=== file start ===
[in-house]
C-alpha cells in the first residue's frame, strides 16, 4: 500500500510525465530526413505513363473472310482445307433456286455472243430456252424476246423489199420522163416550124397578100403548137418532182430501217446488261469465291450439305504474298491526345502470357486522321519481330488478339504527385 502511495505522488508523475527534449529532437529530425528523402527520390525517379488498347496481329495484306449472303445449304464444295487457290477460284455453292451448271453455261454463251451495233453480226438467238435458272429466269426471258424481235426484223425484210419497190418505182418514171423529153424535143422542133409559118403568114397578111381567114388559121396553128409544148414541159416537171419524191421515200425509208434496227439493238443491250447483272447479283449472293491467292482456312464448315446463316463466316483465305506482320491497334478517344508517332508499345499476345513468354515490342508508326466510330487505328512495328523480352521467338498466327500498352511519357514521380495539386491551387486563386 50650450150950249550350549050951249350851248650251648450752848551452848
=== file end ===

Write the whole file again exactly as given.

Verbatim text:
[in-house]
C-alpha cells in the first residue's frame, strides 16, 4: 500500500510525465530526413505513363473472310482445307433456286455472243430456252424476246423489199420522163416550124397578100403548137418532182430501217446488261469465291450439305504474298491526345502470357486522321519481330488478339504527385 502511495505522488508523475527534449529532437529530425528523402527520390525517379488498347496481329495484306449472303445449304464444295487457290477460284455453292451448271453455261454463251451495233453480226438467238435458272429466269426471258424481235426484223425484210419497190418505182418514171423529153424535143422542133409559118403568114397578111381567114388559121396553128409544148414541159416537171419524191421515200425509208434496227439493238443491250447483272447479283449472293491467292482456312464448315446463316463466316483465305506482320491497334478517344508517332508499345499476345513468354515490342508508326466510330487505328512495328523480352521467338498466327500498352511519357514521380495539386491551387486563386 50650450150950249550350549050951249350851248650251648450752848551452848